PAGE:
The Atheist Movement’s Future — My Latest for Splice Today

CN: Sexual misconduct

I have a love/hate relationship with the atheist movement. On one hand, I’ve experienced more grace, fellowship, and healing among my close-knit group of atheist podcaster friends than in a church. On the other, many prominent atheist activists have either been outed as sexual predators or tried to deny any problems within the movement. The latter has only intensified with the recent BuzzFeed article detailing the sexual misconduct allegations against Lawrence Krauss. While some organizations, like the American Humanist Association and the Center for Inquiry, have cut ties with Krauss, others feel most prominent atheist activists aren’t doing enough to address this issue.

For example, Seth Andrews of The Thinking Atheist podcast, has received pushback for statements he made on social media regarding sexual misconduct in the atheist movement. While he did call Krauss’ behavior “inexcusable” in a Facebook post, he also referred to several friends of mine in the comment section as “extremists,” and claimed they believe in “a vast conspiracy of frontline male activists who don’t care about respect for and the safety of women.” One of these so-called extremists is Minnesota Atheist associate president Stephanie Zvan, who told me on my Bi Any Means podcast a few weeks ago about the history of prominent men in the atheist movement misusing skepticism as an excuse to not believe in women’s stories. While I’ve deliberately avoided online disputes with Andrews, I’m still disappointed at his poor response to those telling him misogyny in the atheist movement is a systematic problem.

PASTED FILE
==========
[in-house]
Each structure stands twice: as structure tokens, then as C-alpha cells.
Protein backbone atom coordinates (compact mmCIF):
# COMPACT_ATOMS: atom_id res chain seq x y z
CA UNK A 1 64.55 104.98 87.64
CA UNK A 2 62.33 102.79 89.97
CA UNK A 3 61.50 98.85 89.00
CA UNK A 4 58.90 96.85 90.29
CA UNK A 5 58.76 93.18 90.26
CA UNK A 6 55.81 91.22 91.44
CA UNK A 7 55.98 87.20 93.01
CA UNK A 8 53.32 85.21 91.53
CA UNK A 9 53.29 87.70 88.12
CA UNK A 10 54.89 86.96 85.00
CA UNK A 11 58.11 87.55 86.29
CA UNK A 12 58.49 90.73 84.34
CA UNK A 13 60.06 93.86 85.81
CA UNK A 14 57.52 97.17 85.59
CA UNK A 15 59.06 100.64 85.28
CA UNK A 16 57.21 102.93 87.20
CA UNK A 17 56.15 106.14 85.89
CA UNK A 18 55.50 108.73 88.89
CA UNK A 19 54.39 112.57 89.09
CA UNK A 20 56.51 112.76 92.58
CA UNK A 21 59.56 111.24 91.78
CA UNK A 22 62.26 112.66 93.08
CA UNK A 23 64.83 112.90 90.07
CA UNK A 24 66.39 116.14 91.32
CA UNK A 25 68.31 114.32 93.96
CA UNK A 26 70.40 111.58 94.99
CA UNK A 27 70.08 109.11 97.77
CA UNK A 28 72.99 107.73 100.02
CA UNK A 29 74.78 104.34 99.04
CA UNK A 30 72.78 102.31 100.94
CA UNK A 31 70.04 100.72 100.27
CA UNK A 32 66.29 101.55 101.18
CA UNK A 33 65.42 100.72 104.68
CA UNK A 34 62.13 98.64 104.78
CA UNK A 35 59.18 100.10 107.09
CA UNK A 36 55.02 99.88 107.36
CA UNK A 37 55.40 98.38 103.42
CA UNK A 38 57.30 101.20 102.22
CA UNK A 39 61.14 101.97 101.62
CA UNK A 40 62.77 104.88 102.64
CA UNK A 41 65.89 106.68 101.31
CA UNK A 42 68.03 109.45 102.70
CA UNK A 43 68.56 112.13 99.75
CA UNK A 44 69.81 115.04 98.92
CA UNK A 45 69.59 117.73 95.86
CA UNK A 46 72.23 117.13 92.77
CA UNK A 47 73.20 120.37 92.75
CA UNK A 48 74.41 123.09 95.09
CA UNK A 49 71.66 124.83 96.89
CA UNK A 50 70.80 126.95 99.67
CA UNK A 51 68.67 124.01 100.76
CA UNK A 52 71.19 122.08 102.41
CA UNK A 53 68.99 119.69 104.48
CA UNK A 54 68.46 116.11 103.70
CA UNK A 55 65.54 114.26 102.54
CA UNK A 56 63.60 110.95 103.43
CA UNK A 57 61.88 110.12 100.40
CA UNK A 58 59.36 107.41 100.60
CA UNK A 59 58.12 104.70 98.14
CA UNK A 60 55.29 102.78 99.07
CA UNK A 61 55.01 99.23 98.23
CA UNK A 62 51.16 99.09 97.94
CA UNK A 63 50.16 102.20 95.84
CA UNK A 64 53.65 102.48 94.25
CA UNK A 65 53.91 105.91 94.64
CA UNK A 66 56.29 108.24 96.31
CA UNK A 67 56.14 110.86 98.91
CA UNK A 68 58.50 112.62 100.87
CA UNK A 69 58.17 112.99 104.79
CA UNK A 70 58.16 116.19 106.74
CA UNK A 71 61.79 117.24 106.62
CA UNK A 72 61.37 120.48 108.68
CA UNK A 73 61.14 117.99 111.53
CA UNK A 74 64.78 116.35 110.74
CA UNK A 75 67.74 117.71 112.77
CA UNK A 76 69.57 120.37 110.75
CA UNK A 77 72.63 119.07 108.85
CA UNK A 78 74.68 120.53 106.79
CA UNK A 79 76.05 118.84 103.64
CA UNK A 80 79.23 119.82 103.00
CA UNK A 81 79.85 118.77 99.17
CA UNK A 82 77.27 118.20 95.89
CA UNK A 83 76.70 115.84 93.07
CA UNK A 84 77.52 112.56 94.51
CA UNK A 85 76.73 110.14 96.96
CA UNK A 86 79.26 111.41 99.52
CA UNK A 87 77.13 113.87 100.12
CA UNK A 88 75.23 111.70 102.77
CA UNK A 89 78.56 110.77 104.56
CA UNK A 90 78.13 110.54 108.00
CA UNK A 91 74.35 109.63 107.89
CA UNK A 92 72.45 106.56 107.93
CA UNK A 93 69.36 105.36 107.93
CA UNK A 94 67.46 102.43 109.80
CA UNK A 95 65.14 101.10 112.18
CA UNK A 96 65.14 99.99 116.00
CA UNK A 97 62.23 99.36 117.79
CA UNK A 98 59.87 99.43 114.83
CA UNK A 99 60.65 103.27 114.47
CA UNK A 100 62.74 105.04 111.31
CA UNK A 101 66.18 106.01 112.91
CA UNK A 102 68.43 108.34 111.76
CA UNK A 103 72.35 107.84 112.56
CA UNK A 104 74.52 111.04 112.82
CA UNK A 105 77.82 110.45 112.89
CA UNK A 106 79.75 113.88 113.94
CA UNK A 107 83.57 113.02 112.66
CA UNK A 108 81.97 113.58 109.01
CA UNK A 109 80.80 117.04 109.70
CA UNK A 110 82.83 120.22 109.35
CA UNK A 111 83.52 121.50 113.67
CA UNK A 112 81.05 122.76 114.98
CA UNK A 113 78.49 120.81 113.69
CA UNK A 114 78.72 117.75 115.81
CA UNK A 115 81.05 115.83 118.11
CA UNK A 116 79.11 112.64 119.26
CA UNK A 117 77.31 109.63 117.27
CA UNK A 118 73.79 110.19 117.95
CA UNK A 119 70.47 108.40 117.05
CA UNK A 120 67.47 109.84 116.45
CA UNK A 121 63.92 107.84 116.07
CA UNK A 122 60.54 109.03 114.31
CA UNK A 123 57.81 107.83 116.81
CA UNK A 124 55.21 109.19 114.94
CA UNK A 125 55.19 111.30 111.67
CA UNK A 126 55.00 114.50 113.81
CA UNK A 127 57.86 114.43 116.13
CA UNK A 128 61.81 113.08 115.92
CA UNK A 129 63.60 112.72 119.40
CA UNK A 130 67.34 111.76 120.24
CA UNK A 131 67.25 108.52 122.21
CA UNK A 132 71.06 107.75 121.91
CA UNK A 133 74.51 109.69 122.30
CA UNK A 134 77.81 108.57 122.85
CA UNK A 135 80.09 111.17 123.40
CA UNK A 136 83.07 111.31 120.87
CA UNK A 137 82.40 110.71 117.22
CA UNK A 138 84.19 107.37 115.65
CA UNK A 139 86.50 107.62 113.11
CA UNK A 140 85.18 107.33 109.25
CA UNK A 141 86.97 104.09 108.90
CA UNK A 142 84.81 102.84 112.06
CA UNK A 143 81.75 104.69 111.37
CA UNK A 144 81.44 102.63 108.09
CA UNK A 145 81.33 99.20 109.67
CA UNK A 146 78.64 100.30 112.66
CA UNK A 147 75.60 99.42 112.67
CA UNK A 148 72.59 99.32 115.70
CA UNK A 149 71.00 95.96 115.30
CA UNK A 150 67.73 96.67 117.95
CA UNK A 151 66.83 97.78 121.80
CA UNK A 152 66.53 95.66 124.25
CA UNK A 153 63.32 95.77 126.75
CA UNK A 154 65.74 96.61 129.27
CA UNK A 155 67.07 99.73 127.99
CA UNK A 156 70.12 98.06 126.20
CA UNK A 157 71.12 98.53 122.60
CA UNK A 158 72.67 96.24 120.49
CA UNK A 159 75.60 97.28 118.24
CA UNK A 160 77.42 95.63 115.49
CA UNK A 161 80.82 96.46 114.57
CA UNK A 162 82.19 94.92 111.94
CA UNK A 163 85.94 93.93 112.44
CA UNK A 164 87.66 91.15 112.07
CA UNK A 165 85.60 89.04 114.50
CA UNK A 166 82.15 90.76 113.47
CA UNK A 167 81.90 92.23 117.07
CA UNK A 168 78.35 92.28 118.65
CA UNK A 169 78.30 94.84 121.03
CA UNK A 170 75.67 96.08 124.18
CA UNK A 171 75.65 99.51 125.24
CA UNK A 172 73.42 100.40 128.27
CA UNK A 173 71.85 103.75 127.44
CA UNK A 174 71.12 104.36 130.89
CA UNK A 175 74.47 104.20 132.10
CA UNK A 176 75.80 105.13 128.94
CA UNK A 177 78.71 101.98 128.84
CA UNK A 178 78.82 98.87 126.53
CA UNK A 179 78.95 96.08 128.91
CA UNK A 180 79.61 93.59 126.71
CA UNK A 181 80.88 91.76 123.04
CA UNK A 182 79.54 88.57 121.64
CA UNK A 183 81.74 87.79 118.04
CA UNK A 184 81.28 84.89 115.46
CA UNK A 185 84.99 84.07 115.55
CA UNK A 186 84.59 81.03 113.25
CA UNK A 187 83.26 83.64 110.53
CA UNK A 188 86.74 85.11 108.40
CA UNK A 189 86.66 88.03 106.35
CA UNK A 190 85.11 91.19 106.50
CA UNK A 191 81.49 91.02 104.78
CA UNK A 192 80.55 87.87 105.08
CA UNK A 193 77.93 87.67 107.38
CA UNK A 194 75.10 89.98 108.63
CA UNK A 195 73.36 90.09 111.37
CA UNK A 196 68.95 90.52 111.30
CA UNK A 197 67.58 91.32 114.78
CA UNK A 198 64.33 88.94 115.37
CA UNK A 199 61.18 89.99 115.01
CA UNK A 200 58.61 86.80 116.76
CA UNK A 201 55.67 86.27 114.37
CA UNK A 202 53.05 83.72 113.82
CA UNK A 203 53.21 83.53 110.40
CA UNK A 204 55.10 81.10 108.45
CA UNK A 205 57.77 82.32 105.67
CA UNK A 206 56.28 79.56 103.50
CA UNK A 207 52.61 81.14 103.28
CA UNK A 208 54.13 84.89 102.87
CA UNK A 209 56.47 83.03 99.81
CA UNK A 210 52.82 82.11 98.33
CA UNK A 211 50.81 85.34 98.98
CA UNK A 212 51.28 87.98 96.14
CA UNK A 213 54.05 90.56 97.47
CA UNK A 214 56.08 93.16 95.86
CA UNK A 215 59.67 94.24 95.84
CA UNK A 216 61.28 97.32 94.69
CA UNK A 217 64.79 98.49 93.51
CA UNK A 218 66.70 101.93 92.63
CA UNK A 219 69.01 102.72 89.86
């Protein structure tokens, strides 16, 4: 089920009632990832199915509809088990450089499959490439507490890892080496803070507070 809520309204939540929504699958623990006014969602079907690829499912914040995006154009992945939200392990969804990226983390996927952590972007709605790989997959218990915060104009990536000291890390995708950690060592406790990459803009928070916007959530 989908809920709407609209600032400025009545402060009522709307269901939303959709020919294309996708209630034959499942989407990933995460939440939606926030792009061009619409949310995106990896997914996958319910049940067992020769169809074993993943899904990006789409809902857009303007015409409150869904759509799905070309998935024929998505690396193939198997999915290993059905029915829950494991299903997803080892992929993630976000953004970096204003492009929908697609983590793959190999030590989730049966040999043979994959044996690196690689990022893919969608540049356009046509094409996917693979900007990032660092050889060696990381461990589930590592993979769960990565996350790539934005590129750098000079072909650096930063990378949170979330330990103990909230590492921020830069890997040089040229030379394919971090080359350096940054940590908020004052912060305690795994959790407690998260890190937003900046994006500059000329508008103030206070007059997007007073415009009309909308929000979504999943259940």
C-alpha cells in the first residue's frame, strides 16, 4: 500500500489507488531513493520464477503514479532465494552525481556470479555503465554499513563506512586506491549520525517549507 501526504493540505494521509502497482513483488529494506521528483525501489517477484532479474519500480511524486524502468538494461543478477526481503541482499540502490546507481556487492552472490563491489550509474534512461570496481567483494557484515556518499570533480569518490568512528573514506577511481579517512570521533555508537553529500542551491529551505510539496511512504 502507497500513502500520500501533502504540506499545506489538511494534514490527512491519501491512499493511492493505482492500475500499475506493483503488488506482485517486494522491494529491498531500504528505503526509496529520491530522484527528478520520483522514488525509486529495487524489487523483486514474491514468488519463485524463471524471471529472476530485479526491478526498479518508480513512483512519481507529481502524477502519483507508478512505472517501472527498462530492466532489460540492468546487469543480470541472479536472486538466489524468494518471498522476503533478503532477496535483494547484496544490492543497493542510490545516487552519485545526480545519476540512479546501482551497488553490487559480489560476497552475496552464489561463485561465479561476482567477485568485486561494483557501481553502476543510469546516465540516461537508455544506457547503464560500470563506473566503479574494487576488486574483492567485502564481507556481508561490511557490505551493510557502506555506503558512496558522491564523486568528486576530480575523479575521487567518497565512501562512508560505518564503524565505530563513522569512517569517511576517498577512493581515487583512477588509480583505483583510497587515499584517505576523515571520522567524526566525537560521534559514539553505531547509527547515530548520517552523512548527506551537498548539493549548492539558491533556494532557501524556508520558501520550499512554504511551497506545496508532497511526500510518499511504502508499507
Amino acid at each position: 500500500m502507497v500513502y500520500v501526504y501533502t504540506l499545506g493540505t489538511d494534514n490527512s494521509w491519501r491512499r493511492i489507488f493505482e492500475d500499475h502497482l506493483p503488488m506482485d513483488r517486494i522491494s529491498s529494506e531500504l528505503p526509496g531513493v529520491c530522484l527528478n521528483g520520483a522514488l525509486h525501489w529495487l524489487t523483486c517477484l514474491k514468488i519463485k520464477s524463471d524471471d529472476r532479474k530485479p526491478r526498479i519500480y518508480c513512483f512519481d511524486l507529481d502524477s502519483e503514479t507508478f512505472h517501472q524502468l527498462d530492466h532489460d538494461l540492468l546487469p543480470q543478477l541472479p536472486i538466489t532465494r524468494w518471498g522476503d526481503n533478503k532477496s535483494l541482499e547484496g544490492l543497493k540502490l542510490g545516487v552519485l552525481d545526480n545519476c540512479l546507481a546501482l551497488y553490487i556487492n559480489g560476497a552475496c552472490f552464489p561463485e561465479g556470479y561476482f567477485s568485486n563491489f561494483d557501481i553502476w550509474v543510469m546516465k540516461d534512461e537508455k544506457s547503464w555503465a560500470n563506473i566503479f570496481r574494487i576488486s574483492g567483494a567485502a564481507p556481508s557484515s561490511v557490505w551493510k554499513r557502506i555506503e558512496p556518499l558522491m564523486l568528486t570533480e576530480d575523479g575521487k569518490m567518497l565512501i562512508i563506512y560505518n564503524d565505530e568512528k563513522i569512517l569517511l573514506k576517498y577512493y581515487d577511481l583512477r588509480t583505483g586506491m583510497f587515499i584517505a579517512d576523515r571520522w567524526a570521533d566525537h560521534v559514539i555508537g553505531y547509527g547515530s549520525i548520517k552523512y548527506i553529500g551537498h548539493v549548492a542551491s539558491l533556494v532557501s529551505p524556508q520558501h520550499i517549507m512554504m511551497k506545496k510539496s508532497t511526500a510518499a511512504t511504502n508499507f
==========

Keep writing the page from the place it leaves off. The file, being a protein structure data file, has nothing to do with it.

The incidents involving Krauss and Andrews are just the latest examples in a long line of controversies—Elevatorgate, “Dear Muslima,” MythCon, etc.—that have stirred up heated debates about the atheist movement’s future. Some have left the movement altogether, some have formed smaller sub-communities, and others suggest the problematic elements of the movement are just a few bad apples. So where does the atheist movement go from here? Can the movement survive? If so, how?

Read the rest here.